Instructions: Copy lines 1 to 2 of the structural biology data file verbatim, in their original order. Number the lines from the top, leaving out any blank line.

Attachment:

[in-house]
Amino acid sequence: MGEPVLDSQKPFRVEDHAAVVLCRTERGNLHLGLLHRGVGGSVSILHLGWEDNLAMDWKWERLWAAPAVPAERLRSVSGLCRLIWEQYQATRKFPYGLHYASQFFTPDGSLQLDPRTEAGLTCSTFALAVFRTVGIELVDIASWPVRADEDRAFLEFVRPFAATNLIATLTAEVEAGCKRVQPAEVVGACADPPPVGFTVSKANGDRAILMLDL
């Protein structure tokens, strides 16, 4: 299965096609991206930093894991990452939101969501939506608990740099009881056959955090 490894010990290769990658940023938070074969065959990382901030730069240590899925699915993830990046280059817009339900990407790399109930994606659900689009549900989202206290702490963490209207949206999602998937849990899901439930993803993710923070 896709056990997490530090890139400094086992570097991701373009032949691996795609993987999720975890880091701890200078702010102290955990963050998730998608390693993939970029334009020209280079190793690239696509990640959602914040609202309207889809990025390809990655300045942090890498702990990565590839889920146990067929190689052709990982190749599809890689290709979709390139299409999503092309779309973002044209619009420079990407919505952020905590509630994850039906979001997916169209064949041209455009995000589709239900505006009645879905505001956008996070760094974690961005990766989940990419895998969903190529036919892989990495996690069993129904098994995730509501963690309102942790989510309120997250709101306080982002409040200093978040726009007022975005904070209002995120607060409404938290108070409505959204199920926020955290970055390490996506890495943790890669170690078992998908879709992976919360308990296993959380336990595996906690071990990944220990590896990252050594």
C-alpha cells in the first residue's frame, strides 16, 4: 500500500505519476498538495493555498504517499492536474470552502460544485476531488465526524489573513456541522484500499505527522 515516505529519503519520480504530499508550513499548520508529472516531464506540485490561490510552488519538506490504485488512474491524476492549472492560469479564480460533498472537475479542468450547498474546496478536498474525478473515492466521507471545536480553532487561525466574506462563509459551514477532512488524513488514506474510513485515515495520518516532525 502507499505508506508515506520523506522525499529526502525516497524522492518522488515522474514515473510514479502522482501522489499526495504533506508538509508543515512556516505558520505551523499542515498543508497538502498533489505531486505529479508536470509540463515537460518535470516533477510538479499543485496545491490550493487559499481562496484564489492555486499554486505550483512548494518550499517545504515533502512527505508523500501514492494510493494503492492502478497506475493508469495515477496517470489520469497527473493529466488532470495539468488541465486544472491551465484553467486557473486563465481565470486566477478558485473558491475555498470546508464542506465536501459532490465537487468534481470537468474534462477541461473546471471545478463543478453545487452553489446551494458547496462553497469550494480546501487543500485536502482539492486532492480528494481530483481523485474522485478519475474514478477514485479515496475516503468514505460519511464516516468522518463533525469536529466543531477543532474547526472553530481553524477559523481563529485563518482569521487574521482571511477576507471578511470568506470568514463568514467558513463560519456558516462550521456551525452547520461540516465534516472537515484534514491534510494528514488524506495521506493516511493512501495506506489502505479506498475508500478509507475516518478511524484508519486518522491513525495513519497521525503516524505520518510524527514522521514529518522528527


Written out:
[in-house]
Amino acid sequence: MGEPVLDSQKPFRVEDHAAVVLCRTERGNLHLGLLHRGVGGSVSILHLGWEDNLAMDWKWERLWAAPAVPAERLRSVSGLCRLIWEQYQATRKFPYGLHYASQFFTPDGSLQLDPRTEAGLTCSTFALAVFRTVGIELVDIASWPVRADEDRAFLEFVRPFAATNLIATLTAEVEAGCKRVQPAEVVGACADPPPVGFTVSKANGDRAILMLDL